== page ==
“Fighting to Keep Good Jobs for American Workers”
By Region 8 Webmaster and Local 2195 Editor John Davis

“Fighting to Keep Good Jobs for American Workers” is the theme of the 2004 UAW Community Action Program Legislative Conference, and it is a fight indeed. This idea was evident from the opening moments as National CAP Director Richard Long called the conference to order at 5:00 PM on Sunday, February 01, 2004 at the Wardman Park Marriott in Washington, D.C. A total of 1498 delegates from all across the country have assembled in our Nation’s Capital to discuss the issues facing America’s working families. Keeping good jobs for those families is at the top of a laundry list of issues facing labor and working families. Health care, education, worker’s rights, unfair trade agreements, and the loss of the manufacturing sector are wreaking havoc on working families. Make no mistake; it is a fight – a fight that we cannot afford to lose. It is a fight whose first battle will be reclaiming the White House.

The Bush Presidency has from the onset been a direct threat to working Americans. Three year into President Bush’s term the numbers are a sobering revelation of where his prioritizes lie. Republican’s favorite slogan is the “Democrats only know tax and spend.” However, this is just one of many instances of an adminstration that has said one thing and did the other.

The past three years have seen the greatest fiscal turnaround in our nation’s history. At the conclusion of President Clinton’s term there were budget surpluses left in the country’s budget. Not only have those surpluses evaparted, but we saw a deficit of $374 billion dollars last year. In addition, the U.S. is projected to grow the national debut between $400 and 650 billion dollars a year for the next ten years, resulting in a national debt of $5 trillion dollars.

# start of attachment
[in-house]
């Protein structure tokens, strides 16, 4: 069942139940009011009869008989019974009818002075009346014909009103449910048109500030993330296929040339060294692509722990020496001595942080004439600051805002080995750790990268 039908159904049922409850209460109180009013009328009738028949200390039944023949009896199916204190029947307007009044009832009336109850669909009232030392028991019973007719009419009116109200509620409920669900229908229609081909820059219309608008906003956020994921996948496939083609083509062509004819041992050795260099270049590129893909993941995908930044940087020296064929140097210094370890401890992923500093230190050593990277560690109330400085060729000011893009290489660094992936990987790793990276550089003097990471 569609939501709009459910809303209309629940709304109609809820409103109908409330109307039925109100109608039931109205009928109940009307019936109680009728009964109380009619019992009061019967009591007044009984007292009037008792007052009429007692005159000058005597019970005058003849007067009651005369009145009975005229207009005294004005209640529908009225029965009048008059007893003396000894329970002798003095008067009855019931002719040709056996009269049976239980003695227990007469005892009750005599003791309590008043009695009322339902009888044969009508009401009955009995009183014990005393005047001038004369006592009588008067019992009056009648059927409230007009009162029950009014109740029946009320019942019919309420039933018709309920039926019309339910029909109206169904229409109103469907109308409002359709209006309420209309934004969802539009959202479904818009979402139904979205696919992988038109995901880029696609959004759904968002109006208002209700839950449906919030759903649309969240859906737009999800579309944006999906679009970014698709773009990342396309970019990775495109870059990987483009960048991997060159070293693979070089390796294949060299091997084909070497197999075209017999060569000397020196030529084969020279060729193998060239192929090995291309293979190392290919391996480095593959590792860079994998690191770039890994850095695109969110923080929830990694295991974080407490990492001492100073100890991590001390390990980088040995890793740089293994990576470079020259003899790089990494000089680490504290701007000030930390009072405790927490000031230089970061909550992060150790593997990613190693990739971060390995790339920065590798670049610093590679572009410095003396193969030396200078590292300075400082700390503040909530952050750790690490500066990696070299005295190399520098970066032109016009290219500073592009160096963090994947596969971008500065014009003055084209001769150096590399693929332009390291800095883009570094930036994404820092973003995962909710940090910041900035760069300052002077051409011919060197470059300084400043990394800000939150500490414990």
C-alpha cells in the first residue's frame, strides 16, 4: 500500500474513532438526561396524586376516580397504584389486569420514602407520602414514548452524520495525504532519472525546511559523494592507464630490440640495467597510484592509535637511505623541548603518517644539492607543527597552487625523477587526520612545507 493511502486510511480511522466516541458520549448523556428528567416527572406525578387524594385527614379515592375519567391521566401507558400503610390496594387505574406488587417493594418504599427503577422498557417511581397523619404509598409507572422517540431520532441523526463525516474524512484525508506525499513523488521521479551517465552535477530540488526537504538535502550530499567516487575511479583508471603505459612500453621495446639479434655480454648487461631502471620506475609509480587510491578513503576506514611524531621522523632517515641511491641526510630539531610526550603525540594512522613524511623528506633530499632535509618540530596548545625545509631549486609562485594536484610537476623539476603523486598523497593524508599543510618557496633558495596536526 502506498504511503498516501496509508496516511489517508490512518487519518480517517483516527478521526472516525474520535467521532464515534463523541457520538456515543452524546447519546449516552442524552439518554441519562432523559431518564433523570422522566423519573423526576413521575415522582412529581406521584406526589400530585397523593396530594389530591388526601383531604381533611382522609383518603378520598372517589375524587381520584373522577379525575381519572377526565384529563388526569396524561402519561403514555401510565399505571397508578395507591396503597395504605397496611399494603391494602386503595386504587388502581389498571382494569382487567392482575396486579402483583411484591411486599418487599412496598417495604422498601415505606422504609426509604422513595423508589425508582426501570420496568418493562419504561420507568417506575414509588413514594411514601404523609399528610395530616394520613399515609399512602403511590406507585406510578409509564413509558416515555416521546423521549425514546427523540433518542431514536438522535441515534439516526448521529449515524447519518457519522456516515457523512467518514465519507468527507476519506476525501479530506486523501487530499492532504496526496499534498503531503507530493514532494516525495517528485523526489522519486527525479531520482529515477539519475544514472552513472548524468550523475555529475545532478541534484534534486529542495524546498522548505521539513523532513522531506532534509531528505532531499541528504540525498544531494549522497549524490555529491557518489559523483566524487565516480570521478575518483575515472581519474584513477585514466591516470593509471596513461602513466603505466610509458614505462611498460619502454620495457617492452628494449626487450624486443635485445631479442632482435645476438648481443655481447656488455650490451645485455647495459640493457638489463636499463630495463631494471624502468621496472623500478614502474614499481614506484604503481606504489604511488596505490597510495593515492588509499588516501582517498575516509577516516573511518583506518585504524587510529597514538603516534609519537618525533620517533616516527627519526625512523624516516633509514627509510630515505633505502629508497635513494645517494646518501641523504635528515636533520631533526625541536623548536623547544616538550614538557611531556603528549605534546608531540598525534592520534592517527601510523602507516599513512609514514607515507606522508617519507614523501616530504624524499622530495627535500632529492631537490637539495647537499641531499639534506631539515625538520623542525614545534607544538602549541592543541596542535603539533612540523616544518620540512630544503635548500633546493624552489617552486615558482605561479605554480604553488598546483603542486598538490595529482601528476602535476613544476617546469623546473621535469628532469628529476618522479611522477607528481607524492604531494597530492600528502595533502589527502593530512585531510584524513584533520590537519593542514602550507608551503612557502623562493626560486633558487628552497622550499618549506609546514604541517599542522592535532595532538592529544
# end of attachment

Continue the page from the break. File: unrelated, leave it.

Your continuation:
The Bush administration blames the fiscal downfall on the terrorist attacks of Sept. 11, 2001. This act has played a role in the reversal of fortunes in our budget situation. However, the bulk of the losses are directly tied to the 2001 and 2003 Bush tax cuts. Projections have these give backs to wealthy at $3 trillion dollars over a ten year span. The 2004 cost of the tax cuts are more than three times the cost of the wars in Afghanistan and Iraq, the Sept. 11 terrorist attacks and homeland security cost combined. As a result of these budget deficits, the Bush Administration has set about slashing funding to vital domestic programs. Social Security, education, Medicare, and veteran’s care are examples of programs that have seen the axe in their funding dollars.

President Bush has stated that the tax cuts were necessary to stimuate the economy. However, the truth is that more than 3.3 million jobs have been lost during the Bush Administration, with over 2.5 million of those coming within the manufacturing sector.

So why hasn’t the tax cuts improved the economy? That is simple – it has been the distribution of the tax cuts that have prevented any economic growth. The top 1 percent of taxpayers received more than a third of this tax benefit. The 2003 tax cut bill alone meant savings of more than $100,000 in a single year to millionaires while working families received a $400 child credit. If the idea of a tax cut is to encourage spending, then the Bush Tax Cut can be compared to pouring water in a bucket that is already full.

To add insult to injury, the Bush Administration is currently proposing another round of tax cuts to corporations that includes incentives to move production and jobs out of the country.